Oh, The SHAME!

14 Jun


This photo is going around right now and, not surprisingly, many are calling it abuse. Mental abuse. Humiliating, yes, but..abuse? Ehh…

What say you good people out there? Is this mental abuse? What is your opinion on this type of discipline, in general?

Here is my comment on the post on Babble.com’s Facebook (plus a little more detail), summing up my opinion:

I can’t believe this is seriously being dubbed as abuse by some people. That’s laughable, at best. I got caught at a party when I was 15. My dad carried me and my best friend out over his shoulders. I was forever known as “the girl whose dad busted up the Hope Lake party”. It was humiliating! HOWEVER:

1.) Nothing my parents did led me to that party. I lied and left a football game to go. Peer pressure led me there.

2.) I didn’t lose respect for my parents. I still trusted them, though I was temporarily (very) angry. I understood even then WHY they did what they did.

3.) I learned a valuable lesson: don’t sneak off to parties, I will get caught. It wasn’t my last party, but it definitely slowed me down.

4.) To compare being humiliated for making a stupid choice to being abused HAS TO BE a serious slap in the face to anyone who has ever been mentally abused. My parents were not abusive and, in my opinion, neither is this mother.

5.) My parents are wonderful, amazing people. I love them and respect them. I have never feared them, but I did expect to be appropriately punished for things I did wrong. At 26, my mom is NOW my best friend. I thank God she didn’t try to be my BFF back then.

According to one reader, the mom said this in response:

“Some said the public humiliation would have long-term effects, that she would hate me forever for this. You have to know your child. I wouldn’t do this on my middle child because I don’t think she can emotionally handle it. But this one, she’ll be just fine. Yes, I got the ‘you’re ruining my life’ rant, but after a few hours, she was trying to figure out how she can start an organization at her school to raise awareness about social media responsibility.”

Your thoughts?


5 Responses to “Oh, The SHAME!”

  1. lashumway June 15, 2012 at 1:59 am #

    So not abuse, it looks suspiciously like parenting to me. Actions have consequences–of all the possible consequences of underage drinking, this seems pretty darn mild to me.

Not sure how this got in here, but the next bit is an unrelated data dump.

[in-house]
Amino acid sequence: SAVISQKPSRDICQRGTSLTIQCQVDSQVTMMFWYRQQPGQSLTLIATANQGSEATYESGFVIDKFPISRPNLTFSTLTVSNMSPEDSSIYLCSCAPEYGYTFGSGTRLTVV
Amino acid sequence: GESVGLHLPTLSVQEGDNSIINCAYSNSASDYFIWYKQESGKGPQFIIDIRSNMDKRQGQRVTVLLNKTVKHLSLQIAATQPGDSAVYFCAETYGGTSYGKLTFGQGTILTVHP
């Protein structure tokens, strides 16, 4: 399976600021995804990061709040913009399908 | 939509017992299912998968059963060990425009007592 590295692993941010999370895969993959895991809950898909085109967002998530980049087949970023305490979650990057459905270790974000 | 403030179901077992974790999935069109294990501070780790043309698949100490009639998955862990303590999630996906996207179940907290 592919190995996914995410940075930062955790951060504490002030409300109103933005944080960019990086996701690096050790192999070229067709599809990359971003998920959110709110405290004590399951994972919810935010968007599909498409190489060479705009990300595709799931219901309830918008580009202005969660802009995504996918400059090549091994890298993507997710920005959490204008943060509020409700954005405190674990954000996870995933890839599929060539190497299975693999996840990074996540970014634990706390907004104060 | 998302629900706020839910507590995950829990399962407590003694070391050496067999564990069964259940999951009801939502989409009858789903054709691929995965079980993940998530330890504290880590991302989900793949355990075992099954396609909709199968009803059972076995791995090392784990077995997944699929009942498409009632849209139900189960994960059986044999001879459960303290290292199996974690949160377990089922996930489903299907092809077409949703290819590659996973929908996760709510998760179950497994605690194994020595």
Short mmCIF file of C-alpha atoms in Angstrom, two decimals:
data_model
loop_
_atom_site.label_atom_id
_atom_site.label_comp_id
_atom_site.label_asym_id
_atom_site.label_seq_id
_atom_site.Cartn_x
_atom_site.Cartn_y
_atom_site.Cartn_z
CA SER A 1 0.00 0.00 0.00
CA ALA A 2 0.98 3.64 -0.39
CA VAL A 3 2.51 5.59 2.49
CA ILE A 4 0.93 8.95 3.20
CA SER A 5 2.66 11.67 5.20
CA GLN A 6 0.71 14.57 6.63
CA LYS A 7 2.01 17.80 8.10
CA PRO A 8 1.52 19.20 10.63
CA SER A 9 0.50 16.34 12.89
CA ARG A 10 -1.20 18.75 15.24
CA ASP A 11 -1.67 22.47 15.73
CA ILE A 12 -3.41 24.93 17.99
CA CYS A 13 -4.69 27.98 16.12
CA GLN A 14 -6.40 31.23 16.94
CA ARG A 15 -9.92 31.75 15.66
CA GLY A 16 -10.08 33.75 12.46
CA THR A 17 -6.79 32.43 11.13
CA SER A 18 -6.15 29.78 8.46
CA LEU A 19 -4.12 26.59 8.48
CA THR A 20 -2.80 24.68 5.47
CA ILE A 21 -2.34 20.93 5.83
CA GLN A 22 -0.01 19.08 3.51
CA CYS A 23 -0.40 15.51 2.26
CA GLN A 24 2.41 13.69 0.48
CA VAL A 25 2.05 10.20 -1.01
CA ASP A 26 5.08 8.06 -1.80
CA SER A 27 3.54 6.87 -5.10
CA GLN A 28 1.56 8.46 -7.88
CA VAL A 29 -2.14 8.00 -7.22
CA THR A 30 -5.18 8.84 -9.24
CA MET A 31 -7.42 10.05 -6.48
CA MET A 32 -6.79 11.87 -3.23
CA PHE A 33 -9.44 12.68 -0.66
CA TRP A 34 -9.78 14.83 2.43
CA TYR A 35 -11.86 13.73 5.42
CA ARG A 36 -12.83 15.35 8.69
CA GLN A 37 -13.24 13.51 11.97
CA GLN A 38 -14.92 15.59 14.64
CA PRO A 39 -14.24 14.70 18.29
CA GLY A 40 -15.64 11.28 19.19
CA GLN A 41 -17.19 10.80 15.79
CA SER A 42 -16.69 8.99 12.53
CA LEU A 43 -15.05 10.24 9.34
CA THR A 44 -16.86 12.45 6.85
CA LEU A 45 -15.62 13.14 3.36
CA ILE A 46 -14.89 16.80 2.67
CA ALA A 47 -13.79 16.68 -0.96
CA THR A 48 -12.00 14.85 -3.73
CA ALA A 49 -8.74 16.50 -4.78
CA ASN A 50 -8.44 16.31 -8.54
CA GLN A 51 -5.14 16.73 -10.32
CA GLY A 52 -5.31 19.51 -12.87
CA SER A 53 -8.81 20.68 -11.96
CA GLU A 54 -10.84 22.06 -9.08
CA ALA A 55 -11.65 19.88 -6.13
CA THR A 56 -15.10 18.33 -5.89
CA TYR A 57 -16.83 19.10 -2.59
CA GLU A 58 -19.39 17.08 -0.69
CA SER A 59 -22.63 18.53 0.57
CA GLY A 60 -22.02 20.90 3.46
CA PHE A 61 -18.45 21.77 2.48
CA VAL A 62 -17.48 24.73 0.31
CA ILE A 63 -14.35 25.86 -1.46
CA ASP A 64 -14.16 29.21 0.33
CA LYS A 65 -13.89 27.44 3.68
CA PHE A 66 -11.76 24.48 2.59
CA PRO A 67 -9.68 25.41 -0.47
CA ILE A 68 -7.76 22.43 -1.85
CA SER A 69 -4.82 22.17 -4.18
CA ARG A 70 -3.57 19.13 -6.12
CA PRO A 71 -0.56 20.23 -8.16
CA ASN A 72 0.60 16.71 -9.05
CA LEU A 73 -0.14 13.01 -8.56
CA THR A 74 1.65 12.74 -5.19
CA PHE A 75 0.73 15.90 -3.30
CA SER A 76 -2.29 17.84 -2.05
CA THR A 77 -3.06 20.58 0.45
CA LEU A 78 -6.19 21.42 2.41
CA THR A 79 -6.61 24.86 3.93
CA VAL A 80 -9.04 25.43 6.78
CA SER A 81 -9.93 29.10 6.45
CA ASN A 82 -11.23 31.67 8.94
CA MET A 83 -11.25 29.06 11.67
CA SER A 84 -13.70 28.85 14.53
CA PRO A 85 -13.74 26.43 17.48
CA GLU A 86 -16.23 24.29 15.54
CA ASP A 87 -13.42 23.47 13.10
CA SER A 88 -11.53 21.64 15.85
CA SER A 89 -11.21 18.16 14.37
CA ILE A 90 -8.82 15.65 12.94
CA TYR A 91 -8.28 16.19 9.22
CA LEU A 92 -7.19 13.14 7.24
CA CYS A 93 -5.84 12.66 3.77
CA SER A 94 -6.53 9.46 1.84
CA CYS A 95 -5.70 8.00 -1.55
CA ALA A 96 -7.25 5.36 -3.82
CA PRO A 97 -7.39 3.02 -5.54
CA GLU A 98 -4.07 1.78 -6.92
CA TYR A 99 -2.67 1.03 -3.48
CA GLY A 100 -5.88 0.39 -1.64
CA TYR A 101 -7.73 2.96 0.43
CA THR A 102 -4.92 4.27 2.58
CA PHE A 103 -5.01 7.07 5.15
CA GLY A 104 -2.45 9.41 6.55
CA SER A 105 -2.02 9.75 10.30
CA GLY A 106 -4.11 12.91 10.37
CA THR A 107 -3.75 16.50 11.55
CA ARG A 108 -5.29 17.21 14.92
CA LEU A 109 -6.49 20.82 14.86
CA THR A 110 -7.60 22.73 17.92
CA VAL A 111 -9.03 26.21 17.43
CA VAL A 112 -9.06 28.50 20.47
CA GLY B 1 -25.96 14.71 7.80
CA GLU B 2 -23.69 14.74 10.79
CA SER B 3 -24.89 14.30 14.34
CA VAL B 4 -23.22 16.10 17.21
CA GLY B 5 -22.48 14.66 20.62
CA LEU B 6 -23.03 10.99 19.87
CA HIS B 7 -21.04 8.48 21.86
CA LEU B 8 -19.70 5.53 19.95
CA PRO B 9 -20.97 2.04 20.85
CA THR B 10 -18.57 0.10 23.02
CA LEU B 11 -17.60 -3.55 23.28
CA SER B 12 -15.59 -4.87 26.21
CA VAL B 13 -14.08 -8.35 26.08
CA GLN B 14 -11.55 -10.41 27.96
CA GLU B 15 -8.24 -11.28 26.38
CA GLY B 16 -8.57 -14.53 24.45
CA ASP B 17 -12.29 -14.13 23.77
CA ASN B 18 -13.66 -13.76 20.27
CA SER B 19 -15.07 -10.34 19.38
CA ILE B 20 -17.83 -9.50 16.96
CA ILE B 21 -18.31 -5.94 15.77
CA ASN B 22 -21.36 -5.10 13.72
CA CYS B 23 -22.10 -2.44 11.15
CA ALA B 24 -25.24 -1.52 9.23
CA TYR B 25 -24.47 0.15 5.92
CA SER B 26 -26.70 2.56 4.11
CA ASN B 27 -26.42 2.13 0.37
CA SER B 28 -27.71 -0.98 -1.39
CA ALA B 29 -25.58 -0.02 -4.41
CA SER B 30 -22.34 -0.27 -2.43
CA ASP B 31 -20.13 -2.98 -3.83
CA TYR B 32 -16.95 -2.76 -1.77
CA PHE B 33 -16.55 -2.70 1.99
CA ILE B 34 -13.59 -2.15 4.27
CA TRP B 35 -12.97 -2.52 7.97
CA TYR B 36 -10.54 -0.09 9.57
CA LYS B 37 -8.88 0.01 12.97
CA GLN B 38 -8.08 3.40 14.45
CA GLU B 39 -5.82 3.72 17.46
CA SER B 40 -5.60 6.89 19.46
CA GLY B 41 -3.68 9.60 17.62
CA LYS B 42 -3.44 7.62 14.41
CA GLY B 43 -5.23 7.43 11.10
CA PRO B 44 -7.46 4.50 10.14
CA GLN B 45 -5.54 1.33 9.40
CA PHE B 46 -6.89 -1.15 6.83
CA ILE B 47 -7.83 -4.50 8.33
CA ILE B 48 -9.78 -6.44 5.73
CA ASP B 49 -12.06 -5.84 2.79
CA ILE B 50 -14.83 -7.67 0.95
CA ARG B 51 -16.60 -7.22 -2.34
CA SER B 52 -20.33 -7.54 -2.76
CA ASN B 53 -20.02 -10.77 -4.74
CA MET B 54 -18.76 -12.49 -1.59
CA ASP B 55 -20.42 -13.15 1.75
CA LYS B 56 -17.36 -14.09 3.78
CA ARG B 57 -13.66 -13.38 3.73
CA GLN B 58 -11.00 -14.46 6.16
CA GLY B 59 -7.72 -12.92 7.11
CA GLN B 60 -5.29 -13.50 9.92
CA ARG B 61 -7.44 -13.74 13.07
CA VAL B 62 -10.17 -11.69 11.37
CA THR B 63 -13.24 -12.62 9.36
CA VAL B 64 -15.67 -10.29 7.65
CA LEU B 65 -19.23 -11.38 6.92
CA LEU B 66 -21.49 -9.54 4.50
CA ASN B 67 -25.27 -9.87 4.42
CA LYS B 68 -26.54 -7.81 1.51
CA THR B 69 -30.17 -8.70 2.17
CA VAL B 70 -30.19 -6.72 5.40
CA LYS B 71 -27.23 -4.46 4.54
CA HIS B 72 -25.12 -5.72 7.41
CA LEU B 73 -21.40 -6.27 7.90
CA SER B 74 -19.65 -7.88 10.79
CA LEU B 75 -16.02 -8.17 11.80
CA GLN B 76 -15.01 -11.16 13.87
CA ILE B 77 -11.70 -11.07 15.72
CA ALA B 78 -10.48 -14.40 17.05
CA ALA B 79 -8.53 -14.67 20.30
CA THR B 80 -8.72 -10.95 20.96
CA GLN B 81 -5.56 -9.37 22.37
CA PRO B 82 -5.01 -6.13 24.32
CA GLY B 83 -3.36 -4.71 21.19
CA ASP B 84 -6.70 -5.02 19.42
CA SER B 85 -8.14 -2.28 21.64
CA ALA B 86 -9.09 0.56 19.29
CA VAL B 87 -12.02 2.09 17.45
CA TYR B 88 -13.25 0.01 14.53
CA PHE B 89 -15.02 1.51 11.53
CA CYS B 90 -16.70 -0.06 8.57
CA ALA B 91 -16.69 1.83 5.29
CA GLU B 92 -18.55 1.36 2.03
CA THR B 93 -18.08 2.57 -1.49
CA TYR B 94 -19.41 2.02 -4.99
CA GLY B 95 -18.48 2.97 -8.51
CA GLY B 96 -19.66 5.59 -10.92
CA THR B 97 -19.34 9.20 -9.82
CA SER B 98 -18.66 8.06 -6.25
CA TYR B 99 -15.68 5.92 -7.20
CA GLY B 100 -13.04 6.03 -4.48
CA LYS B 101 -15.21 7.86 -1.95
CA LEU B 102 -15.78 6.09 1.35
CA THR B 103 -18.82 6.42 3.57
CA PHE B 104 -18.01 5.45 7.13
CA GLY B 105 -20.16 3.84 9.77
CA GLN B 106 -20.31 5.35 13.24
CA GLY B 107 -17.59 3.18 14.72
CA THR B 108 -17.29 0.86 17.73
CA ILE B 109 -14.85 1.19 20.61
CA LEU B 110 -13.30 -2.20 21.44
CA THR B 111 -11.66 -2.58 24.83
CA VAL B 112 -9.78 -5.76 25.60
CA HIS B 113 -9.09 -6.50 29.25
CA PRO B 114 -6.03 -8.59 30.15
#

2. Leslie P. June 15, 2012 at 7:08 am #

    Looks like a mom who’s found a way to use social media as a handy “parenting” tool. Clever, effective (one hopes) and yes, definitely not abuse. (I also appreciate that she realizes that her other daughter couldn’t handle this tactic.) Kudos, and best of luck, to her!

  3. idreaminvintagemeghan June 15, 2012 at 10:13 am #

    this is not abuse…this ia appropriate consequences matching the crime parenting! i used to be a therapist and parents are so scared to do appropriate discipline plans w/ their children. the comments on the side, however, about whooping and beating w/ shoes…that is another story.

  4. Jennifer Lee June 15, 2012 at 2:34 pm #

    It’s better than the man who destroyed his daughter’s laptop in that video on youtube!

  5. Kasey K. McCarver (@wildeirish28) June 16, 2012 at 2:09 pm #

    I would like to know when we became such a politically correct society. When it became the norm to call “corporal punishment” abuse. I know the difference, and you know the difference…but when the hell did the rest of the world forget? Or was it changed only to suit the idea that everyone is so special at EVERYTHING even if they aren’t, and any kind of public stupidity shown through eyes that know what could happen and the problems that would go with it, started to backfire! Helloooooooooo!!!!! Have you SEEN the children today? If you are too afraid to punish your child because of what others will say, than your parenting skills need a little “Come to Jesus” meeting.

    I think this is fantastic for a kid who knows what she did wrong…b/c she did it twice…and the mother knew she could handle it. No two kids are alike when it comes to being kids, and they each need a different perspective in punishment/love/care/tolerance what have you. My sister and I are perfect examples and from the start, my mother knew that we would never be in time out for the same reasons, never get called into the office for the same reasons (except maybe in the shorts/skirts are too short b/c your arms are much longer than the norm and your legs are as well and it just doesn’t measure up), and that we would respond to each with different behaviors. If this mother says she knows her kid, she knows her kid. No ifs, ands, or buts. There is NO double standard! Here, here for this mama who can give as good as she gets!

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